37085 Osteofascial Compartment Syndrome of the Leg after Fibula Flap Harvest. Case Report.

Saturday, September 29, 2018: 9:05 AM
Sabrina Gallego-Gonima, MD , Plastic Surgery Division, Universidad de Antioquia, Medellin, Colombia

Although osteocutaneous fibula flap has been used for composite reconstructions and it is considered a safe procedure with high success rate, there have been scarce reports of severe complications. We want to present our experience with a patient who was complicated with an OCS of the leg, and a systematic review of the literature.

We present the case of a 24 y/o man without significant medical history who was involved in a MVA presenting with a left open Gustillo IIIB forearm fracture. He was first treated with debridement, ulnar ORIF and Radius stabilization with an external fixator elsewhere.  At our institution he was scheduled for a composite reconstruction with an osteo-cutaneous fibula flap and a sural graft to the ulnar nerve for a composite defect including a five cm segmental radial defect, ulnar arteriovenous bundle defect and a 15 by 10 cm skin defect in the anterior aspect of the forearm communicating with the radial fracture site. 

Surgical procedure was realized under tourniquet at 300 mm Hg for 75 min, after flap raising, muscles of the lateral and deep posterior compartment were approximated and closed over a drain. The cutaneous defect was closed with a STSG from the ipsilateral thigh. A below-knee cast was applied with the ankle at 90°. Flap was anastomosed to the sectioned proximal ulnar artery and cephalic vein and fixed with a plate. Skin island was partially sutured and the remaining defect was left open for coverage in a second operation. Additionally, a 5 cm cable sural graft was used to reconstruct an ulnar nerve defect. Patient was transferred to the ICU for flap monitoring. In the postoperative period, the patient complained of severe pain in the leg. Dressings were removed, and surgical wound inspected looking for hematomas or extrinsic compression. Initially, no significant edema or augmented tension were seen, but at the second postoperative day the wound was reevaluated, and severe edema with signs of skin suffering, graft dehiscence and muscle ischemia were noted. An angioscan showed no signs of venous thrombosis but a generalized myositis with involvement of all the leg compartments was seen. Patient was taken to the OR and an extensive debridement including all the muscles from the lateral and posterior compartments was required. Tissue cultures were positive for a multidrug resistant enterobacteria. A multidisciplinary treatment was started including systemic antibiotics, physical therapy, NWPT and serial debridements with infection resolution and granulation of residual defect that was later reconstructed by a STSG.  During the healing phase, a complete involvement of the posterior tibial nerve and ankle rigidity were demonstrated. After four months patient persists with an anesthetic plant, but he is ambulatory with the aid of a walking stick and an Ankle foot orthosis. The reconstructed upper limb had no complications and it is completely healed.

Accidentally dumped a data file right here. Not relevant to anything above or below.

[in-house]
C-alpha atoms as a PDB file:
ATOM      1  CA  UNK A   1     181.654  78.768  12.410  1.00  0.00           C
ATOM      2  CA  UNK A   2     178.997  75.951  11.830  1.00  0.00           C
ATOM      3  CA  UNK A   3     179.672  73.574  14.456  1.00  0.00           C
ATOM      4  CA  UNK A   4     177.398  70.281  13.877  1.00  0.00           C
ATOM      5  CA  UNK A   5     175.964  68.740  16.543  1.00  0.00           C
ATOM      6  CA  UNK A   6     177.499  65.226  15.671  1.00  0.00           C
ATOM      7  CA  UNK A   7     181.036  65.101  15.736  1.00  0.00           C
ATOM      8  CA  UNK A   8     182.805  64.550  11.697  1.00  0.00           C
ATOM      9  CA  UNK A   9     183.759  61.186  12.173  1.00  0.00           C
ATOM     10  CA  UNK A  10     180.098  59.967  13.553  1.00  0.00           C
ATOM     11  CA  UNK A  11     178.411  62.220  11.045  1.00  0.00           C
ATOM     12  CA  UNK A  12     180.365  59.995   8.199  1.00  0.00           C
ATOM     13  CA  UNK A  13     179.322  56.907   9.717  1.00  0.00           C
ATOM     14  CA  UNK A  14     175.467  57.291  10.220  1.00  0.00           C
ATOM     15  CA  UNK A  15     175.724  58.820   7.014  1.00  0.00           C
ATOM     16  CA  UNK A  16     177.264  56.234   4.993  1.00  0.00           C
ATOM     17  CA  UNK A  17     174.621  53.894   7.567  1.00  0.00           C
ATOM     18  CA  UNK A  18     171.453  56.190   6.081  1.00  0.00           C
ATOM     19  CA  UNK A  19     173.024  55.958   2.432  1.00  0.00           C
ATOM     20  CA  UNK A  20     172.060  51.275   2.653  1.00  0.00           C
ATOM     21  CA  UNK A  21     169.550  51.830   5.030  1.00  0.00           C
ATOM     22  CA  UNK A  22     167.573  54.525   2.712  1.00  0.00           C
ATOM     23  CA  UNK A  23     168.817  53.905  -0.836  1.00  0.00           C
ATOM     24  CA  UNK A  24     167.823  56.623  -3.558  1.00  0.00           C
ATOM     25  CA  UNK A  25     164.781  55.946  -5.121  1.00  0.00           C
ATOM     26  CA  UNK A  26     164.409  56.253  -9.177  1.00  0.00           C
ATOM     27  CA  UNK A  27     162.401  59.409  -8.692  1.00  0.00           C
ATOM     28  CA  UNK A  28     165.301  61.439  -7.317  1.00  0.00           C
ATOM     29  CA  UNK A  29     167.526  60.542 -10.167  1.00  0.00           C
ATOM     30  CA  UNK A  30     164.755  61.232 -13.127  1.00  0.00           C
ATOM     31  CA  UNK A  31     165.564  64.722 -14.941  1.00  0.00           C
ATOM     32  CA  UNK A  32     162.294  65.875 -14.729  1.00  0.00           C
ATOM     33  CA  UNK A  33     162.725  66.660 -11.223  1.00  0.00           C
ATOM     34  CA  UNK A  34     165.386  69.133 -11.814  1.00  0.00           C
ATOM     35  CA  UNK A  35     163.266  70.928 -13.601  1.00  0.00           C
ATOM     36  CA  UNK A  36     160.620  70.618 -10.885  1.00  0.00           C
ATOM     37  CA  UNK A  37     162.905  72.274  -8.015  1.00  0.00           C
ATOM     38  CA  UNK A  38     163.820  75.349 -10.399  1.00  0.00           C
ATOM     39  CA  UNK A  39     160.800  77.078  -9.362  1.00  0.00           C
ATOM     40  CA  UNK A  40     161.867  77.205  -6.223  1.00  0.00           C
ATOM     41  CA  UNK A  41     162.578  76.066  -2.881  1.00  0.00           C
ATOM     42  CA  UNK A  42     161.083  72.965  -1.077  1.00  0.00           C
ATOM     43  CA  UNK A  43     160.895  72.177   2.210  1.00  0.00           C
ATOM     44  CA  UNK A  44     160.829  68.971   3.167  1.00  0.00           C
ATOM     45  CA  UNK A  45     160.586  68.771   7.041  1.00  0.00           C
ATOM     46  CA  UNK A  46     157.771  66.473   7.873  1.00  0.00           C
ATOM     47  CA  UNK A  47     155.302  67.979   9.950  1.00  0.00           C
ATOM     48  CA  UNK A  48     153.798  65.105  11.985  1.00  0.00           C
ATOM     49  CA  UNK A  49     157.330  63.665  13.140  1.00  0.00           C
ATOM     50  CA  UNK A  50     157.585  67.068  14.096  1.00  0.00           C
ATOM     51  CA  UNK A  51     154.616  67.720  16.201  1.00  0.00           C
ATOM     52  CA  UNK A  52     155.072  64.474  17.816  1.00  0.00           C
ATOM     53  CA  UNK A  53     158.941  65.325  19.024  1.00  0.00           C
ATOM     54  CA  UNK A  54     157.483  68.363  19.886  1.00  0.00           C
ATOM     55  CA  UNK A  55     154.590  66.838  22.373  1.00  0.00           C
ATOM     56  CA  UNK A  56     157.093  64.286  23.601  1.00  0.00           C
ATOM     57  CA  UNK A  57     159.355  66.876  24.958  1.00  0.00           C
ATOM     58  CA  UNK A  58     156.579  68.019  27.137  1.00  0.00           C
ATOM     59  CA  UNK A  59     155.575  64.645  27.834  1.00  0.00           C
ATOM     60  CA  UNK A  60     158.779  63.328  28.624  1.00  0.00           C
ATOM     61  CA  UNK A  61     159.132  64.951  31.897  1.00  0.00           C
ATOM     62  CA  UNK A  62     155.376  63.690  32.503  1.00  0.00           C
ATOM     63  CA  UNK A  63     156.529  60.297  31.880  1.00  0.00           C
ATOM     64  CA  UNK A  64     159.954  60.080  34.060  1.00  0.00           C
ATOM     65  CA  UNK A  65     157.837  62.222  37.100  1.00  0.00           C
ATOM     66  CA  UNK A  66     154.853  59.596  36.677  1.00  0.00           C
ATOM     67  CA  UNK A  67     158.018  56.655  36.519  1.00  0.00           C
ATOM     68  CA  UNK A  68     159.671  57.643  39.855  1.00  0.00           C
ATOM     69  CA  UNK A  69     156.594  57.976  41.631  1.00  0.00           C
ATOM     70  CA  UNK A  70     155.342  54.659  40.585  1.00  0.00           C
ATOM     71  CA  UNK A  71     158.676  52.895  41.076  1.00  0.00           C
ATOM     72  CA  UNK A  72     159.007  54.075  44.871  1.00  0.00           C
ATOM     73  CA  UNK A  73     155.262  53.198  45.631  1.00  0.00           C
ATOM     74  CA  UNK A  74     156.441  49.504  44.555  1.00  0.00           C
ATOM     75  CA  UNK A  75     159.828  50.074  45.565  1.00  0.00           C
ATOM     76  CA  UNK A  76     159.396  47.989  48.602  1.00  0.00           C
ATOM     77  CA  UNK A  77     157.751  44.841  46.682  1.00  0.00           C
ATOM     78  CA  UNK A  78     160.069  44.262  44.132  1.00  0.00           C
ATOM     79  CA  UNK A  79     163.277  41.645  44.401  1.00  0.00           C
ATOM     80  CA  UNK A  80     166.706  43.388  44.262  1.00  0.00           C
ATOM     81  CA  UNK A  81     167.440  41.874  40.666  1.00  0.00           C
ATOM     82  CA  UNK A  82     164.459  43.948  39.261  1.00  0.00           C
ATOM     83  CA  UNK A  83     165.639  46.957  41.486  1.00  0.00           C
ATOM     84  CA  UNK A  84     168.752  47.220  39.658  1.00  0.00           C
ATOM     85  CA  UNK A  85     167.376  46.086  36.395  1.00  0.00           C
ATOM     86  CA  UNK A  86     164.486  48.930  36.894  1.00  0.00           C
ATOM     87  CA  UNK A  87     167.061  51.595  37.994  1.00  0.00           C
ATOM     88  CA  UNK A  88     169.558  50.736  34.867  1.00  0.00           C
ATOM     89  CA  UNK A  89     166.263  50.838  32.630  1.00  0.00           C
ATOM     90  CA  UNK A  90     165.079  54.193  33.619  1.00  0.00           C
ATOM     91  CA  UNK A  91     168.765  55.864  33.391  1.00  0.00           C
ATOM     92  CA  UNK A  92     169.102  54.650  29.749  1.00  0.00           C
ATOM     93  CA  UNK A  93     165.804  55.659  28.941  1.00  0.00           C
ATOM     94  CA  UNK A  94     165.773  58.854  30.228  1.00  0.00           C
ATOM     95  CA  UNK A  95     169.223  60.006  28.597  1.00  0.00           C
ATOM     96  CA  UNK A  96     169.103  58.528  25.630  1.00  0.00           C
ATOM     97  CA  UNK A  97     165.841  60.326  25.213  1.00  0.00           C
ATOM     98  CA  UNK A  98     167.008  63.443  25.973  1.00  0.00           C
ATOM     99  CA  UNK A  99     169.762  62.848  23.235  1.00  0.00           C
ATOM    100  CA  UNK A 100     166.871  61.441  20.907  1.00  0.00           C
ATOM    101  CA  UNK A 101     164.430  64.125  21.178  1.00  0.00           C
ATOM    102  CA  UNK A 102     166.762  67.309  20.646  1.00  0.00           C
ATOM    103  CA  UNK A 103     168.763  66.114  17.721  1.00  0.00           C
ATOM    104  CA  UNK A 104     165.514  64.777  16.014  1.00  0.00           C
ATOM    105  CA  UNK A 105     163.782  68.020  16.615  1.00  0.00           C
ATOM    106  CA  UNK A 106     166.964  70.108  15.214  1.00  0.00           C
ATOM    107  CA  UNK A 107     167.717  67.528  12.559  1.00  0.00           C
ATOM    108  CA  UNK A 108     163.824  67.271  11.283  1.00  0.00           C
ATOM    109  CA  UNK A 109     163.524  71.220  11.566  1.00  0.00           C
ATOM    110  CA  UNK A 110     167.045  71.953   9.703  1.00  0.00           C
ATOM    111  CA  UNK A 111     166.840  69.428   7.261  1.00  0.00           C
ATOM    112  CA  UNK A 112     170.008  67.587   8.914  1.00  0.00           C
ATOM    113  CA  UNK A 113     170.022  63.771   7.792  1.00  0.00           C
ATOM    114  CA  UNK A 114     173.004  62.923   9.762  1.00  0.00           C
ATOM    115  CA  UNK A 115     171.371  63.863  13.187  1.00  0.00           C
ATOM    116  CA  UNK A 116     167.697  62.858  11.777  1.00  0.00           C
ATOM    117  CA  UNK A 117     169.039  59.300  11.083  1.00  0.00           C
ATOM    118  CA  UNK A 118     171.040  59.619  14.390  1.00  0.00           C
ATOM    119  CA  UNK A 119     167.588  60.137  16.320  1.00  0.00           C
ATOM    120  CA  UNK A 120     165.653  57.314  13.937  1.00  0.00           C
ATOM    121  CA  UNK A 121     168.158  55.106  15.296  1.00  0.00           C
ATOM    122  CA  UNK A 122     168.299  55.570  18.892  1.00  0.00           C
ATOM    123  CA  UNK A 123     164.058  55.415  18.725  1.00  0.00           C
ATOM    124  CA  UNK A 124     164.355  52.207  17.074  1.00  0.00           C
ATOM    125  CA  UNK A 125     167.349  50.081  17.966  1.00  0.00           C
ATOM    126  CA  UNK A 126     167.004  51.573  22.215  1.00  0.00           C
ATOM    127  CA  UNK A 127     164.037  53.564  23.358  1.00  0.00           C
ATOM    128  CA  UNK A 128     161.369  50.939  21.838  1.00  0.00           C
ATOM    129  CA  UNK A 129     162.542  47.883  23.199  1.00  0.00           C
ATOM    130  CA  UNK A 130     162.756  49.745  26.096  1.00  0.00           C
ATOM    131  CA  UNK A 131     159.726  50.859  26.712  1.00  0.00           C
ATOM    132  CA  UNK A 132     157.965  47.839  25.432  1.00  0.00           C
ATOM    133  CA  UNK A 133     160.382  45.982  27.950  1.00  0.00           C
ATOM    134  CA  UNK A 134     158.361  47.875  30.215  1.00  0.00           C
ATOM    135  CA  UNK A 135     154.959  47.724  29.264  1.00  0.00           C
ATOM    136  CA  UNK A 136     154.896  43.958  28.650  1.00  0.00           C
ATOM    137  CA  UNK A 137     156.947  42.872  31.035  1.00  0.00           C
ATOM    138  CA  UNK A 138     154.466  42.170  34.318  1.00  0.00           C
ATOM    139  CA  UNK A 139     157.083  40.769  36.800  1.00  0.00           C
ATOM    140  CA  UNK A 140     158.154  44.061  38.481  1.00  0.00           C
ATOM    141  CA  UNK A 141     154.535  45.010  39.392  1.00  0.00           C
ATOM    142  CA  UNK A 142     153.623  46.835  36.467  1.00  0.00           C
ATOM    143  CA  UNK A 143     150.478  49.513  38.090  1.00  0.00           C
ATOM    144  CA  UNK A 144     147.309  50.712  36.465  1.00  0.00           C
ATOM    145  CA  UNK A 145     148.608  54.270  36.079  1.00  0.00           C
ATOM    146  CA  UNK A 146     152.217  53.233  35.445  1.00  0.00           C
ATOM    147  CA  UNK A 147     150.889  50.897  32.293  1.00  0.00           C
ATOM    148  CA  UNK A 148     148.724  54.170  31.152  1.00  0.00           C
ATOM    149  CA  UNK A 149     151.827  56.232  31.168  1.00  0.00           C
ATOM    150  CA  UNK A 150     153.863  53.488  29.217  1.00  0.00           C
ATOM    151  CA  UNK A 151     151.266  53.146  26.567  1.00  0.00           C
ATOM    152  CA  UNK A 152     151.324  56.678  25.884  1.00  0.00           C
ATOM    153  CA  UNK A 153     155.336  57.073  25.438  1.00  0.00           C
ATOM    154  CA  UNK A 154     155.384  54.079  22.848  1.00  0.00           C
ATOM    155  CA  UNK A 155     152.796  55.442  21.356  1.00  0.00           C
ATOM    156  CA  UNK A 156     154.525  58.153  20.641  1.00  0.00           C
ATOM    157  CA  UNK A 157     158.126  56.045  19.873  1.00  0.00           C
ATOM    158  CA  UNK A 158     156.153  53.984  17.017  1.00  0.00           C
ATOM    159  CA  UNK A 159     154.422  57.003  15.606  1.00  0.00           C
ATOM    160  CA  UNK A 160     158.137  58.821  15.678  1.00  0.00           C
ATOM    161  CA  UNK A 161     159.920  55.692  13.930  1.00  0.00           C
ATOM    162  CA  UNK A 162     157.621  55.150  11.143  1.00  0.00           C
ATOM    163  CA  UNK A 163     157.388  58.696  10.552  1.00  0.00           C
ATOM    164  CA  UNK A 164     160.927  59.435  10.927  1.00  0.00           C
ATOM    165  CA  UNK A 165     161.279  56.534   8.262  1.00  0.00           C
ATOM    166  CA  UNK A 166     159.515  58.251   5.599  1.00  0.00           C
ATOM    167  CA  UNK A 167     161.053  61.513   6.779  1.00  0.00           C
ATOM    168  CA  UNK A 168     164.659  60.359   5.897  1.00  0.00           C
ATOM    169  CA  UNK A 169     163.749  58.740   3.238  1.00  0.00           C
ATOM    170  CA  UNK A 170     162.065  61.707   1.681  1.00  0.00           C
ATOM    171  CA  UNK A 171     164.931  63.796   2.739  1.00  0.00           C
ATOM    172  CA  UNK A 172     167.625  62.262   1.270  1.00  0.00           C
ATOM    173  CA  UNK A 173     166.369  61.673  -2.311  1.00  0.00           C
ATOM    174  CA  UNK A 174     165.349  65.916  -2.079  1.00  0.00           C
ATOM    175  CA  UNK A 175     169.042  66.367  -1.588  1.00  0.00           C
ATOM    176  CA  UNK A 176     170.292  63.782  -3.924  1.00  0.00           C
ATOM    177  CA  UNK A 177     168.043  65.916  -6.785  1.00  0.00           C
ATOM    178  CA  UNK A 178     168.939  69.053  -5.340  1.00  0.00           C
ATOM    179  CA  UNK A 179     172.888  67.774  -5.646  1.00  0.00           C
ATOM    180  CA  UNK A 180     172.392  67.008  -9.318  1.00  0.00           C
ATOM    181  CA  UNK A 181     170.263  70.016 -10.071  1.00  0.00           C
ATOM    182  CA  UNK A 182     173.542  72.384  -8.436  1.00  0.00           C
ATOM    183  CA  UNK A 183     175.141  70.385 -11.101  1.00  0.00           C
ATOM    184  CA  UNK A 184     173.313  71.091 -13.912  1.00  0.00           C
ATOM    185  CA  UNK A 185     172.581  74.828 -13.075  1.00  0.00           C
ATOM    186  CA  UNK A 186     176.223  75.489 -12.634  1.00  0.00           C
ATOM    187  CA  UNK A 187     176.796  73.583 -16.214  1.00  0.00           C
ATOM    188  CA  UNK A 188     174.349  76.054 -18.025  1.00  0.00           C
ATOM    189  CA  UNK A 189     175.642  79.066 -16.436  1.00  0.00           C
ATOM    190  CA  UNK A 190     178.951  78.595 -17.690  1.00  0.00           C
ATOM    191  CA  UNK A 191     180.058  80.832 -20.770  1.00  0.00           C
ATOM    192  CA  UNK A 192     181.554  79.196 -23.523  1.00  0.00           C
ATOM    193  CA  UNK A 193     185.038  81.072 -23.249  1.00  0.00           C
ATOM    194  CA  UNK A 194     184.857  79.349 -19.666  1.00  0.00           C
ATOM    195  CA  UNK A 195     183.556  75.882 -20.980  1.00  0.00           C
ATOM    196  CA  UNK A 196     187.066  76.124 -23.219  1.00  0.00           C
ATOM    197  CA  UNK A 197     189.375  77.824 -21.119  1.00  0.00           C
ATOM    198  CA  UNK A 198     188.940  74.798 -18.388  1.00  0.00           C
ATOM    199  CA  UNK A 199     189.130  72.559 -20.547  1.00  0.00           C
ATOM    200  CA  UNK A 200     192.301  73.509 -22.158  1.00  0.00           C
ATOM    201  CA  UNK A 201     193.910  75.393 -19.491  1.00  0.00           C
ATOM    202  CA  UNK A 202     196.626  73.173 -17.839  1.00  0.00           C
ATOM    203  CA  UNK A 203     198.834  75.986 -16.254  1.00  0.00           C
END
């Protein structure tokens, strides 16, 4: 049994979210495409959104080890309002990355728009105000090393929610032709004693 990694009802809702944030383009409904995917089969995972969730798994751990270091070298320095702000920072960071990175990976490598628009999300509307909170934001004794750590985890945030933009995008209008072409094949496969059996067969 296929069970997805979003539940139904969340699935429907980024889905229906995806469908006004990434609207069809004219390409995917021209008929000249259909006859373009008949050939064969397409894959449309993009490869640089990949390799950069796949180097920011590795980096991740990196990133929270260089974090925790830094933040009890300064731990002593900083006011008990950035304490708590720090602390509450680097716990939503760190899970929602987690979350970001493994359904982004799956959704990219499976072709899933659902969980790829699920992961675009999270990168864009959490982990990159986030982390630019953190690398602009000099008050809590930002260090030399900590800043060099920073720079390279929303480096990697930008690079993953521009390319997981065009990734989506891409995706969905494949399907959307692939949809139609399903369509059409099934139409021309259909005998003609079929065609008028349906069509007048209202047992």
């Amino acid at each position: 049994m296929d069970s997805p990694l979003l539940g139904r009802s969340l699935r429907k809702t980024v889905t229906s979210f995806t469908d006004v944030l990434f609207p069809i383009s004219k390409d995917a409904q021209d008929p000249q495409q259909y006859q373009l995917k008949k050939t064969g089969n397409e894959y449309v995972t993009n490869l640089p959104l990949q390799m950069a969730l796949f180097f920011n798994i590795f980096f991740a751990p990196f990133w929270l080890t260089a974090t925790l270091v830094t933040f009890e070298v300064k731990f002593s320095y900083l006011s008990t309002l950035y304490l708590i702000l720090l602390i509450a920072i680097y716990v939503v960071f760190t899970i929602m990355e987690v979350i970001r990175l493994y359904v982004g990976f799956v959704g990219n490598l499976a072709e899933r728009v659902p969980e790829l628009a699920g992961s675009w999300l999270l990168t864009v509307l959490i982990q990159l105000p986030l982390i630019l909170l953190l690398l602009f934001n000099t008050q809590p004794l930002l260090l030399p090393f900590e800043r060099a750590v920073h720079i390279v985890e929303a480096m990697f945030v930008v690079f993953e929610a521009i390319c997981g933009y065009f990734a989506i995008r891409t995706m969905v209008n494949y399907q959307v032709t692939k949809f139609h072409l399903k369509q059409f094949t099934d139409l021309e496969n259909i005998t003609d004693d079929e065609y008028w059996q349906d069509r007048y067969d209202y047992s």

Osteocutaneous fibula flap can be raised safely in most patients but surgeons have to be suspicious of early OCS due to extensive leg trauma or isquemia, even in the absence of closed space.